This album resonates with resigned beauty captured by evocative music and articulated superbly by the deep rich voice of Matt Berninger. The songs tell of love and hate and that fine line that divides and joins our relationships. Despite the mostly bleak subject matter, there is something that is strangely uplifting about the album - almost life affirming, much as Willard Grant Conspiracy seem to have acheived with their musings on death on Regard the End. The alt-country-tinged "90-mile water wall" is at variance musically with the pounding drums, throbbing bass and screaming guitars and vocals of "Murder Me Rachael" but they convey their messages superbly.
The last track, "Lucky You" rounds off an excellent album probably best enjoyed alone, late on in the night in a mood-lit room with some fractured memories and a large glass of Macallan.........perhaps not for everyone then, but if that feeling has ever got to you, you'll enjoy this.
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on 8 December 2003
I'd never heard of The National before being turned onto them by a like-minded friend; let's just say I owe him for the recommendation. Big time.
Because Sad Songs For Dirty Lovers is worth buying for Cardinal Song and 90 Mile Water Wall alone, with repeated listens revealing that nearly all the other songs on it are fantastic too.
There's a fire in these songs that burns with the ferocity of prime American Music Club, and the soul of Lambchop and Tindersticks. To make comparisons is a bit unfair though, because The National pull off the uncommon trick of wearing their influences proudly, but still sounding original. And despite the bleak lives painted in the lyrics the music on this album is full of eyes-skywards melodicism and quiet inventiveness. That this is sustained over the full length of the album is invigorating indeed, and they even manage to hit a peak over the last few tracks, a rare pleasure in my experience.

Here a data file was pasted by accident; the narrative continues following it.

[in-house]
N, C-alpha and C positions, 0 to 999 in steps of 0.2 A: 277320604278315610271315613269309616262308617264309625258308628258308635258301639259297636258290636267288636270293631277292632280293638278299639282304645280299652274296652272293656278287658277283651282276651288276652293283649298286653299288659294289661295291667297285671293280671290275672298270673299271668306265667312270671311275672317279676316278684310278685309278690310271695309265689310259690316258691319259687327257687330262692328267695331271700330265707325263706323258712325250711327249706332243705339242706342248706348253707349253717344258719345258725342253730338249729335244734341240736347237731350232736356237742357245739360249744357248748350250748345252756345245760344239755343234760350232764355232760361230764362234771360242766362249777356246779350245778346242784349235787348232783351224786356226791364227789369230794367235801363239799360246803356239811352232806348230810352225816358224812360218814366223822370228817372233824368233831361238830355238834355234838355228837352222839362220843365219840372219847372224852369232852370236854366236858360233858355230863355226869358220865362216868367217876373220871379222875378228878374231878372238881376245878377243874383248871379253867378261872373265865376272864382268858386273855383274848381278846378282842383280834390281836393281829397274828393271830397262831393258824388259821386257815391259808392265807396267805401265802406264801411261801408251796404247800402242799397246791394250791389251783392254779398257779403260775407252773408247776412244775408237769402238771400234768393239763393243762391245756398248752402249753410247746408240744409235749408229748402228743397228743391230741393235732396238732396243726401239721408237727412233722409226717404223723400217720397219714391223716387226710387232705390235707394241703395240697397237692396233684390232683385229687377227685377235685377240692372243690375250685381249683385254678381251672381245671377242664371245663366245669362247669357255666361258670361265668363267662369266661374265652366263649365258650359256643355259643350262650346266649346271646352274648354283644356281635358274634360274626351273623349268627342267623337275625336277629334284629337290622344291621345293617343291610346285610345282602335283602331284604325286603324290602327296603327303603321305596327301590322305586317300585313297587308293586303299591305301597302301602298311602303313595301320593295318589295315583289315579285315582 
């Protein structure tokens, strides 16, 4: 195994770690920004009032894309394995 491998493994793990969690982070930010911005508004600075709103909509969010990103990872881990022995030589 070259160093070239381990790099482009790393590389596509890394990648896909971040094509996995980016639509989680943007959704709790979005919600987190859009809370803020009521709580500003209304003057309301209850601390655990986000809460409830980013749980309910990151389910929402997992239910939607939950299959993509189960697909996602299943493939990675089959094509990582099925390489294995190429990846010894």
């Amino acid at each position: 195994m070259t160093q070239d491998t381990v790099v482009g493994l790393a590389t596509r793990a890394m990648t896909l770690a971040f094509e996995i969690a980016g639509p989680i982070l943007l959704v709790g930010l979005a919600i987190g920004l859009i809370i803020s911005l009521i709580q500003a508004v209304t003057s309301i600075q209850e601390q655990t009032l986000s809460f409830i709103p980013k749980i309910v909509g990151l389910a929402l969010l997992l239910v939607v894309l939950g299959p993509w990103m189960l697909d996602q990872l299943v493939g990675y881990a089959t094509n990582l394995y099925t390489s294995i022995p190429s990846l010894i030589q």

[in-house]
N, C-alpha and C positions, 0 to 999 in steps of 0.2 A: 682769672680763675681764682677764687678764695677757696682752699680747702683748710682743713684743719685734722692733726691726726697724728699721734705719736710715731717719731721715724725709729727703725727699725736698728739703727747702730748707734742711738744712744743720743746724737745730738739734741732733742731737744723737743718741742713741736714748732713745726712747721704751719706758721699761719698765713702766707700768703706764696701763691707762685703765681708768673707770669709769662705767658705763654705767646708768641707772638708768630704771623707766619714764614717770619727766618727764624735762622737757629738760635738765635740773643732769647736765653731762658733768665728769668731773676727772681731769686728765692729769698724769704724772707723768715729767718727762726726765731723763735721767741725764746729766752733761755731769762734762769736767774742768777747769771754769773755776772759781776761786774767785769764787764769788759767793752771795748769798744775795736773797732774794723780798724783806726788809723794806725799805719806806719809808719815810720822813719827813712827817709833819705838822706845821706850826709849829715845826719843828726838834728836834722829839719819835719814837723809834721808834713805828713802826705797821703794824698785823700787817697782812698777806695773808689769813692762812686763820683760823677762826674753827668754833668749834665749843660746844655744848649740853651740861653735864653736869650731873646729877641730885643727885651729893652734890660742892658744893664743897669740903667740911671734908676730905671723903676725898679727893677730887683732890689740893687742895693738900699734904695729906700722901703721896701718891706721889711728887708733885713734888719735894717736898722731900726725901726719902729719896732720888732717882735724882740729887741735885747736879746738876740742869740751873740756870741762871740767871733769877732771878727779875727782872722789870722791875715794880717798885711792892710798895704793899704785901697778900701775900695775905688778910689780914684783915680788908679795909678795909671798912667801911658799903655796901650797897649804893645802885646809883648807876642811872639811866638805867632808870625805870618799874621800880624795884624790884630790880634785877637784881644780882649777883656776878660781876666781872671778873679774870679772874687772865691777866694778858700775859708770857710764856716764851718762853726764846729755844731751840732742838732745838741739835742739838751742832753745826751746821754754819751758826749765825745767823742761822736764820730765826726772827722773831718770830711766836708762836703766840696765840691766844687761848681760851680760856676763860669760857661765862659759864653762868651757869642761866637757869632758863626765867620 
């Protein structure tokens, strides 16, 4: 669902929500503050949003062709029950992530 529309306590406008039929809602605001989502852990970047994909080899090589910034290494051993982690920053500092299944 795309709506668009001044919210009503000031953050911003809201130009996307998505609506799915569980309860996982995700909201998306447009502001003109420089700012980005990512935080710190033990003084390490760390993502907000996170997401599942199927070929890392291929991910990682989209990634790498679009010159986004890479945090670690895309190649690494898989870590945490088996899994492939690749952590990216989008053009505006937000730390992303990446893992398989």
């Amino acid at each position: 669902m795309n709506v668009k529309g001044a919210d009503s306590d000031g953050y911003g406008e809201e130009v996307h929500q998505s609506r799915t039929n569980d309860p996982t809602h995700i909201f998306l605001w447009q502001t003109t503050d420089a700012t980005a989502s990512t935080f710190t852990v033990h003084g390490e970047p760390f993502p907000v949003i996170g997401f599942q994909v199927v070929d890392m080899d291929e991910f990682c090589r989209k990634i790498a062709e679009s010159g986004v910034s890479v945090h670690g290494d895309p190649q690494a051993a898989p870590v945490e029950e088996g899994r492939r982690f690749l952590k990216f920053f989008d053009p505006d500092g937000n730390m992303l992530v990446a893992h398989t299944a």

Matt Berninger's voice is beautifully suited to this material, and the playing and arrangements consistently match up with the moods conjured, with gorgeously woozy strings on several tracks.
If any of the above appeals, then get hold of this forthwith. Easily in the top ten new albums this year.
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on 21 November 2003
In short, if you like Lou Reed's Berlin album, Replacements and Bill Hicks then this is the album for you. No happy songs, no optimistic songs, just pure despair, failed relationships and hatred. But, it's melodic and sung exactly as these types of songs should be sung. For the intrigued, depressed and recently divorced, press Play.
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on 4 February 2011
This was a good album but if you have never heard of them, try their brilliant 2010 High Violet. It was my album of the year and still play it constantly. Every track is haunting and beautiful so when I bought Sad songs I was slightly but not totally disappointed. A great band who deserve more exposure.
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on 8 February 2013
Dark, moody and intense. Just the way I like my music.
The lyrics are as if he is living inside the song.
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on 2 October 2017
Great as usual!
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on 3 July 2017
A++
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on 24 July 2013
Another great album by The National. Very listenable with some incredibly good tracks. I am a massive fan of The National and always will be!
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on 5 October 2013
Alligator is the best National album by far! Sad songs... lacks the realy good songs. Also the drummer is so much better on Alligator.